Where at home do exporters produce and export?
Faculty of Economics, Kyushu Sangyo University, Higashi-ku, Fukuoka, Japan
Faculty of Economics, Shiga University, Hikone, Shiga, Japan
If international trade costs are the same for all regions, ceteris paribus, it does not matter where a
home firm chooses for production and exports. Once asymmetric trade cost is considered, however,
a firm prefers to produce and export from the region where trade costs can be minimised. Produc-
tion facilities move across regions, and as a result, some regions become agglomerated bases for
export platforms. This is one of the factors that cause some regions to grow faster than other
regions in an internationally open economy. Nevertheless, if the foreign market is relatively small,
meaning the domestic market is relatively more important, this mechanism of regional structural
change does not come into play. On the other hand, foreign markets growing beyond the threshold
or substantial decline in trade costs initiate the mechanism to work.
Making this framework applicable for an empirical analysis requires two prerequisites. First, we
need to look for the regions across which the factor of production is highly mobile. The regions in
the theoretical model can be interpreted as regions within a country or countries in close proximity,
but in any case high mobility for at least one factor of production is essential. Close proximity of
countries with relatively free labour migration clauses makes the EU one of the most applicable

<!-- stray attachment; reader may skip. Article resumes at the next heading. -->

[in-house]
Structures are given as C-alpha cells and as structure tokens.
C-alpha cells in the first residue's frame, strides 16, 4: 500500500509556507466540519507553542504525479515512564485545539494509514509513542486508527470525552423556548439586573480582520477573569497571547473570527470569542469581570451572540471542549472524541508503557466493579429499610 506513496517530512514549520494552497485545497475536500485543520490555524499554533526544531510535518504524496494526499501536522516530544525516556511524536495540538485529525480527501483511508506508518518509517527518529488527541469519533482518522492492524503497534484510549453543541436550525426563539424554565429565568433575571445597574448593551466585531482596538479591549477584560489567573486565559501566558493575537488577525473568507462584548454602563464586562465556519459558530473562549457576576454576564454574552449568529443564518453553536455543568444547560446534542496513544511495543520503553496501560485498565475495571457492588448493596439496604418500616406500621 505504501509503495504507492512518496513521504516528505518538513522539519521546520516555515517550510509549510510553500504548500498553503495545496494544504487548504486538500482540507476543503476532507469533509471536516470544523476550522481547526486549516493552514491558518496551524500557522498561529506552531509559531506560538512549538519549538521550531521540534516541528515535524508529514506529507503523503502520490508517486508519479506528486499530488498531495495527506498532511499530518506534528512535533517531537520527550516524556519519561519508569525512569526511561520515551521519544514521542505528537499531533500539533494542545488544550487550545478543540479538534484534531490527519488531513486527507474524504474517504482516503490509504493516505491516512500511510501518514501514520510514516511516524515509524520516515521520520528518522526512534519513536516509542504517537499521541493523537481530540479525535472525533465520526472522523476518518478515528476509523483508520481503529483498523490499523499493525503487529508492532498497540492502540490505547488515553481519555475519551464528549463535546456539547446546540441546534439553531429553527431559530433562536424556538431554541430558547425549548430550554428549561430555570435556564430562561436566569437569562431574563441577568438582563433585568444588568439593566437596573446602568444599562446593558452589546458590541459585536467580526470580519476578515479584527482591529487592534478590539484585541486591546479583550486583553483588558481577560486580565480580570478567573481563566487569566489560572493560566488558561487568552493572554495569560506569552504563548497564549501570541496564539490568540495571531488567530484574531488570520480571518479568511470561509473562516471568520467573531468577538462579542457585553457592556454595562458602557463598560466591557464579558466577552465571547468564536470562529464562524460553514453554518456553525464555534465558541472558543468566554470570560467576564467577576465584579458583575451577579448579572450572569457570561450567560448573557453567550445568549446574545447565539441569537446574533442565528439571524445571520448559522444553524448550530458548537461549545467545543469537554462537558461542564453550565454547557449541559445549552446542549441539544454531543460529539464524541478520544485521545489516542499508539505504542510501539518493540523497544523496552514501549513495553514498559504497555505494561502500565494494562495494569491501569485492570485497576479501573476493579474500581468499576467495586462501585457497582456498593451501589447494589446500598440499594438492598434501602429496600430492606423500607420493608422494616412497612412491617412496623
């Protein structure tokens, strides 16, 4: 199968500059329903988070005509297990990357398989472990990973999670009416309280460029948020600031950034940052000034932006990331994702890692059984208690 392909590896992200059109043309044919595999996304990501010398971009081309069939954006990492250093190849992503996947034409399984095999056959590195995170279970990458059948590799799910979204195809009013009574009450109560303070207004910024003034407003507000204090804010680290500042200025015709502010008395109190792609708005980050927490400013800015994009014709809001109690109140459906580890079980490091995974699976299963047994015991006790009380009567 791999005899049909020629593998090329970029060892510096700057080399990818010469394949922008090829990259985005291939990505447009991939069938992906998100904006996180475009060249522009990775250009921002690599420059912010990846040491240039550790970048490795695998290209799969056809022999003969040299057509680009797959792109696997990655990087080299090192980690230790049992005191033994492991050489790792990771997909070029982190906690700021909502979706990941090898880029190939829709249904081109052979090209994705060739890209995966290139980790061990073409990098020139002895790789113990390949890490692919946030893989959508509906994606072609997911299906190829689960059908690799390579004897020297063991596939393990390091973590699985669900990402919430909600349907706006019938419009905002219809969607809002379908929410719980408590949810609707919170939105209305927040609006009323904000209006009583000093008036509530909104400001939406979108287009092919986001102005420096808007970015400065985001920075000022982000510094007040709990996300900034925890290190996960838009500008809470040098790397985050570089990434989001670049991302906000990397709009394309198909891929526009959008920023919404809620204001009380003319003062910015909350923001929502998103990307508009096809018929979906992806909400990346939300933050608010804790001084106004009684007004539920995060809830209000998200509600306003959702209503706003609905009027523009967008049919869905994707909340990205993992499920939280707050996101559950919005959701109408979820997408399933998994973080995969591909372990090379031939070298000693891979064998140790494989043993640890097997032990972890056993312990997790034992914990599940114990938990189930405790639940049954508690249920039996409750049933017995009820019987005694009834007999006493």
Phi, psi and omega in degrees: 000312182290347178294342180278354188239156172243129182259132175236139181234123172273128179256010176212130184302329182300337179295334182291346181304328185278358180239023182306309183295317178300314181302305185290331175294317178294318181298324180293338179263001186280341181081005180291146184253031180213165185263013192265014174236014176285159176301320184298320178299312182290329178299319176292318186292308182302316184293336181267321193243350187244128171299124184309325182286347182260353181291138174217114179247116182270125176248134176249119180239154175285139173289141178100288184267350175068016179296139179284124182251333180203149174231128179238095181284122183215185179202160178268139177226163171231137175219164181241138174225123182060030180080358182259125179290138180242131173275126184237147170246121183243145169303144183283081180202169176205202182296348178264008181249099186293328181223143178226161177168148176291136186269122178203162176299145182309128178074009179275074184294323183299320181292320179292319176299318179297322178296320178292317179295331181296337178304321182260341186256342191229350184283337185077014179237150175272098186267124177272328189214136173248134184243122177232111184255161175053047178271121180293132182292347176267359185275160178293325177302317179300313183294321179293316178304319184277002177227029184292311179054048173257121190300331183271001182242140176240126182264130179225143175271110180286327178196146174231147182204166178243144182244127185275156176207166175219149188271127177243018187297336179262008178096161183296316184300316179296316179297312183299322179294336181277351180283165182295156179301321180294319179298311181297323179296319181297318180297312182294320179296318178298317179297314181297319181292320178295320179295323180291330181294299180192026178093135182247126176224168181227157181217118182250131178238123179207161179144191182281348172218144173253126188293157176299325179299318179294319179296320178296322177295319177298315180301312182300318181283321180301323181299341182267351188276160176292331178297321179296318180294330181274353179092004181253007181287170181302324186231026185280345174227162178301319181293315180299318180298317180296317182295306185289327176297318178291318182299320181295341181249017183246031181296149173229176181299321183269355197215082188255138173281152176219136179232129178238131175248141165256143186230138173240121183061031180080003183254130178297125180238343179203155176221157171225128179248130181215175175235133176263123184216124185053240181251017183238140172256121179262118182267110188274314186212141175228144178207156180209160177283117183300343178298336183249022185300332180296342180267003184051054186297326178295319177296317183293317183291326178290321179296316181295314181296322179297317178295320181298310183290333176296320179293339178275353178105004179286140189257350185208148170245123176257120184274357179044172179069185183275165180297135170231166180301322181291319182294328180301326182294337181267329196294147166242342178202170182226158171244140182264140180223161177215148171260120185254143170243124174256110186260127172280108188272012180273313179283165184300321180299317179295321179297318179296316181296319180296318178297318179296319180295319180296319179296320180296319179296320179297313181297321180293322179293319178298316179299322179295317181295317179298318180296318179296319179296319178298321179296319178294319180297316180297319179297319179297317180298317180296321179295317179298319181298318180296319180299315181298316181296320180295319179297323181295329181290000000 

cases for this study. However, it is more desirable to consider regions within a single developed
country because restriction on labour migration within a developed country is absolutely free. Sec-
ond, the empirical analysis requires export as well as production data disaggregated at industry as
well as regional level. The US state data set meets this requirement, and important empirical works
on international trade are conducted by McCallum (1995) and Yilmazkuday (2012).
The Japanese data set also provides some advantages over those of other countries. First, the
details of Japanese international trade are collected thoroughly by Japan Customs at the port
level. Manufacturing exporters have relatively easier access to ship their products from the near-
est international ports because each of 47 prefectures owns multiple international ports except
for a few cases.
Second, to match with the disaggregation level of trade data, production and
wage data in Japan are also readily available at the prefecture level. Third, mainly led by China,
foreign growth in the Asian region has been phenomenal to cause structural change in regional
production and exports within Japan. We therefore use a data set for Japan which is a relatively
geographically medium-sized country with rich disaggregated data available at the domestic
Equivalent to a state in the United States and a province in Canada, the largest political unit in Japan is a prefecture.
© 2017 John Wiley & Sons Ltd wileyonlinelibrary.com/journal/twec World Econ. 2018;41:1596–1639.